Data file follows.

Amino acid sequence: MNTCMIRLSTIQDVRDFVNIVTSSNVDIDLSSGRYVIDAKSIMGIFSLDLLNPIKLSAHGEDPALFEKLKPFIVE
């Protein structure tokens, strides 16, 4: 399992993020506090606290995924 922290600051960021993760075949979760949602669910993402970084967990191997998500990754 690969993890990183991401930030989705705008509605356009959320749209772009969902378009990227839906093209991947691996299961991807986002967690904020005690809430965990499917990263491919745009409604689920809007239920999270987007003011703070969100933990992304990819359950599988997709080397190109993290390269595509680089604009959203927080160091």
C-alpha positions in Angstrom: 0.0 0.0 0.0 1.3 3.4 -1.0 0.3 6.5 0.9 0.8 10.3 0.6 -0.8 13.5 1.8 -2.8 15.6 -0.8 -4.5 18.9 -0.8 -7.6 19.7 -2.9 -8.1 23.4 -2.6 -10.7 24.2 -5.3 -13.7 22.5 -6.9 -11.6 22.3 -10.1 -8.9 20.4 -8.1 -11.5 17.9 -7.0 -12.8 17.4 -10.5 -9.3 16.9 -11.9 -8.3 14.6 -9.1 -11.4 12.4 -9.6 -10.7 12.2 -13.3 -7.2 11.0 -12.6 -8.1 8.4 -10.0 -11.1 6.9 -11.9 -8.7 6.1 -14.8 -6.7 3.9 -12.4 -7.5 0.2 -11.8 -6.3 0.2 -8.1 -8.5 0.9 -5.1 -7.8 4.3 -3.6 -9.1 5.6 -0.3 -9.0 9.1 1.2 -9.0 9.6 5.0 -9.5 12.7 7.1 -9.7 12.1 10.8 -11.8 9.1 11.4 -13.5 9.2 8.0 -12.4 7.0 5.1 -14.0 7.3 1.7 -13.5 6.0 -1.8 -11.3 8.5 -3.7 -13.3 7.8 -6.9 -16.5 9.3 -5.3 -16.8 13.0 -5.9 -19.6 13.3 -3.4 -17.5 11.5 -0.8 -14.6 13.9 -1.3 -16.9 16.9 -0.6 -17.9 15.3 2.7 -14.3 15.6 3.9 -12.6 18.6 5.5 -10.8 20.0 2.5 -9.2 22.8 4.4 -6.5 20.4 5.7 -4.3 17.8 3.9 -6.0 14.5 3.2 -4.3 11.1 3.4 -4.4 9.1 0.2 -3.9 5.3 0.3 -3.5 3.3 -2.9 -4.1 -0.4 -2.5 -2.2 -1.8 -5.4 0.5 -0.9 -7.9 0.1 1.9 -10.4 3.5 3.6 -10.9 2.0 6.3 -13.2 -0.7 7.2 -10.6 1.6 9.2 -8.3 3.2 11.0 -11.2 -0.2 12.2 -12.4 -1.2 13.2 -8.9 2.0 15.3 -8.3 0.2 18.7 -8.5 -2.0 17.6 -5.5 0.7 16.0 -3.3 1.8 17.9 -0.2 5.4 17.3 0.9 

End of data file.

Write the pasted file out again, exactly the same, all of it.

Amino acid sequence: MNTCMIRLSTIQDVRDFVNIVTSSNVDIDLSSGRYVIDAKSIMGIFSLDLLNPIKLSAHGEDPALFEKLKPFIVE
């Protein structure tokens, strides 16, 4: 399992993020506090606290995924 922290600051960021993760075949979760949602669910993402970084967990191997998500990754 690969993890990183991401930030989705705008509605356009959320749209772009969902378009990227839906093209991947691996299961991807986002967690904020005690809430965990499917990263491919745009409604689920809007239920999270987007003011703070969100933990992304990819359950599988997709080397190109993290390269595509680089604009959203927080160091």
C-alpha positions in Angstrom: 0.0 0.0 0.0 1.3 3.4 -1.0 0.3 6.5 0.9 0.8 10.3 0.6 -0.8 13.5 1.8 -2.8 15.6 -0.8 -4.5 18.9 -0.8 -7.6 19.7 -2.9 -8.1 23.4 -2.6 -10.7 24.2 -5.3 -13.7 22.5 -6.9 -11.6 22.3 -10.1 -8.9 20.4 -8.1 -11.5 17.9 -7.0 -12.8 17.4 -10.5 -9.3 16.9 -11.9 -8.3 14.6 -9.1 -11.4 12.4 -9.6 -10.7 12.2 -13.3 -7.2 11.0 -12.6 -8.1 8.4 -10.0 -11.1 6.9 -11.9 -8.7 6.1 -14.8 -6.7 3.9 -12.4 -7.5 0.2 -11.8 -6.3 0.2 -8.1 -8.5 0.9 -5.1 -7.8 4.3 -3.6 -9.1 5.6 -0.3 -9.0 9.1 1.2 -9.0 9.6 5.0 -9.5 12.7 7.1 -9.7 12.1 10.8 -11.8 9.1 11.4 -13.5 9.2 8.0 -12.4 7.0 5.1 -14.0 7.3 1.7 -13.5 6.0 -1.8 -11.3 8.5 -3.7 -13.3 7.8 -6.9 -16.5 9.3 -5.3 -16.8 13.0 -5.9 -19.6 13.3 -3.4 -17.5 11.5 -0.8 -14.6 13.9 -1.3 -16.9 16.9 -0.6 -17.9 15.3 2.7 -14.3 15.6 3.9 -12.6 18.6 5.5 -10.8 20.0 2.5 -9.2 22.8 4.4 -6.5 20.4 5.7 -4.3 17.8 3.9 -6.0 14.5 3.2 -4.3 11.1 3.4 -4.4 9.1 0.2 -3.9 5.3 0.3 -3.5 3.3 -2.9 -4.1 -0.4 -2.5 -2.2 -1.8 -5.4 0.5 -0.9 -7.9 0.1 1.9 -10.4 3.5 3.6 -10.9 2.0 6.3 -13.2 -0.7 7.2 -10.6 1.6 9.2 -8.3 3.2 11.0 -11.2 -0.2 12.2 -12.4 -1.2 13.2 -8.9 2.0 15.3 -8.3 0.2 18.7 -8.5 -2.0 17.6 -5.5 0.7 16.0 -3.3 1.8 17.9 -0.2 5.4 17.3 0.9 